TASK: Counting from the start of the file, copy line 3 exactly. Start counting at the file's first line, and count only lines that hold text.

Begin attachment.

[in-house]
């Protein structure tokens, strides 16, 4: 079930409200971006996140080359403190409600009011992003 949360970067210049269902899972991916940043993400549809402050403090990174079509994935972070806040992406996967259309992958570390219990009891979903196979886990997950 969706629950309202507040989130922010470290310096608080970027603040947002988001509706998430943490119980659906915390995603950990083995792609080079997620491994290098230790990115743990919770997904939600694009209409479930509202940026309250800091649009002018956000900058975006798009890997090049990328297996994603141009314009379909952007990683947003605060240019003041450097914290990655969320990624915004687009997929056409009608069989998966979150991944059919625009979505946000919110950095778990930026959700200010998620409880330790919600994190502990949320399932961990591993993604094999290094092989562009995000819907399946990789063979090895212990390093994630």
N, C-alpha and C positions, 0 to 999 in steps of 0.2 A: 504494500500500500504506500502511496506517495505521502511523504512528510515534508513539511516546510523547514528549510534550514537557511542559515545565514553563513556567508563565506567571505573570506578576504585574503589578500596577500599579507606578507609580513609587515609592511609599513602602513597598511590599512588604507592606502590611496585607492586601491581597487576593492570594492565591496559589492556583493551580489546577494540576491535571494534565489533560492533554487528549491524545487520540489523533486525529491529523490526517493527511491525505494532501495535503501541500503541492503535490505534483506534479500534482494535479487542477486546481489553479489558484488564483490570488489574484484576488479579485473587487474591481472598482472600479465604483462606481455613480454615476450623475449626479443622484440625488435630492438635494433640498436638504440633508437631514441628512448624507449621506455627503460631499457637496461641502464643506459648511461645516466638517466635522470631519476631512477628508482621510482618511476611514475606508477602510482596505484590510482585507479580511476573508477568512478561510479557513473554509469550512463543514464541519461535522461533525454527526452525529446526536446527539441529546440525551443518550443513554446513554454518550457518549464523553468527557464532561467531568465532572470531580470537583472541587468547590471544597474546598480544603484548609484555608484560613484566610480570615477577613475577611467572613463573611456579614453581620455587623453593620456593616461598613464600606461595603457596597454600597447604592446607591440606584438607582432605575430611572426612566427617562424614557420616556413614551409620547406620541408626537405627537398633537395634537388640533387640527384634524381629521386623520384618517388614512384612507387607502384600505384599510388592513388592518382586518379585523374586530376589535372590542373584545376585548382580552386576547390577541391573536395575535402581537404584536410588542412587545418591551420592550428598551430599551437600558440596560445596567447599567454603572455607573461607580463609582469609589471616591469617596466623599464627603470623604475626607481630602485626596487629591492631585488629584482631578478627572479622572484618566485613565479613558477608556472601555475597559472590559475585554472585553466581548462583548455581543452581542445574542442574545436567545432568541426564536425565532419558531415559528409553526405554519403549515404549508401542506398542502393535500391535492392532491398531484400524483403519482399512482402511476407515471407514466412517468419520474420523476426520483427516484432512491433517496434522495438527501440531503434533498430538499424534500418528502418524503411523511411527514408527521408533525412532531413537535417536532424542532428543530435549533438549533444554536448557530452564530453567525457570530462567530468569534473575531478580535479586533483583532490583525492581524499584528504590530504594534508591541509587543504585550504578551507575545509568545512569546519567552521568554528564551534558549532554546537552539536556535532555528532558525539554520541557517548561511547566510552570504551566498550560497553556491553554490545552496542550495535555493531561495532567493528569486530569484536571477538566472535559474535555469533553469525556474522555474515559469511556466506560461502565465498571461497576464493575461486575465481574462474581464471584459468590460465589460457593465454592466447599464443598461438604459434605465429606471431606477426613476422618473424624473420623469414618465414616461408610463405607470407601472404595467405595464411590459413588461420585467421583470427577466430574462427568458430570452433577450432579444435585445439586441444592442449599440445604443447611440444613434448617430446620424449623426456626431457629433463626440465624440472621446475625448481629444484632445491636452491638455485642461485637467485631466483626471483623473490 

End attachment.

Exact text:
N, C-alpha and C positions, 0 to 999 in steps of 0.2 A: 504494500500500500504506500502511496506517495505521502511523504512528510515534508513539511516546510523547514528549510534550514537557511542559515545565514553563513556567508563565506567571505573570506578576504585574503589578500596577500599579507606578507609580513609587515609592511609599513602602513597598511590599512588604507592606502590611496585607492586601491581597487576593492570594492565591496559589492556583493551580489546577494540576491535571494534565489533560492533554487528549491524545487520540489523533486525529491529523490526517493527511491525505494532501495535503501541500503541492503535490505534483506534479500534482494535479487542477486546481489553479489558484488564483490570488489574484484576488479579485473587487474591481472598482472600479465604483462606481455613480454615476450623475449626479443622484440625488435630492438635494433640498436638504440633508437631514441628512448624507449621506455627503460631499457637496461641502464643506459648511461645516466638517466635522470631519476631512477628508482621510482618511476611514475606508477602510482596505484590510482585507479580511476573508477568512478561510479557513473554509469550512463543514464541519461535522461533525454527526452525529446526536446527539441529546440525551443518550443513554446513554454518550457518549464523553468527557464532561467531568465532572470531580470537583472541587468547590471544597474546598480544603484548609484555608484560613484566610480570615477577613475577611467572613463573611456579614453581620455587623453593620456593616461598613464600606461595603457596597454600597447604592446607591440606584438607582432605575430611572426612566427617562424614557420616556413614551409620547406620541408626537405627537398633537395634537388640533387640527384634524381629521386623520384618517388614512384612507387607502384600505384599510388592513388592518382586518379585523374586530376589535372590542373584545376585548382580552386576547390577541391573536395575535402581537404584536410588542412587545418591551420592550428598551430599551437600558440596560445596567447599567454603572455607573461607580463609582469609589471616591469617596466623599464627603470623604475626607481630602485626596487629591492631585488629584482631578478627572479622572484618566485613565479613558477608556472601555475597559472590559475585554472585553466581548462583548455581543452581542445574542442574545436567545432568541426564536425565532419558531415559528409553526405554519403549515404549508401542506398542502393535500391535492392532491398531484400524483403519482399512482402511476407515471407514466412517468419520474420523476426520483427516484432512491433517496434522495438527501440531503434533498430538499424534500418528502418524503411523511411527514408527521408533525412532531413537535417536532424542532428543530435549533438549533444554536448557530452564530453567525457570530462567530468569534473575531478580535479586533483583532490583525492581524499584528504590530504594534508591541509587543504585550504578551507575545509568545512569546519567552521568554528564551534558549532554546537552539536556535532555528532558525539554520541557517548561511547566510552570504551566498550560497553556491553554490545552496542550495535555493531561495532567493528569486530569484536571477538566472535559474535555469533553469525556474522555474515559469511556466506560461502565465498571461497576464493575461486575465481574462474581464471584459468590460465589460457593465454592466447599464443598461438604459434605465429606471431606477426613476422618473424624473420623469414618465414616461408610463405607470407601472404595467405595464411590459413588461420585467421583470427577466430574462427568458430570452433577450432579444435585445439586441444592442449599440445604443447611440444613434448617430446620424449623426456626431457629433463626440465624440472621446475625448481629444484632445491636452491638455485642461485637467485631466483626471483623473490 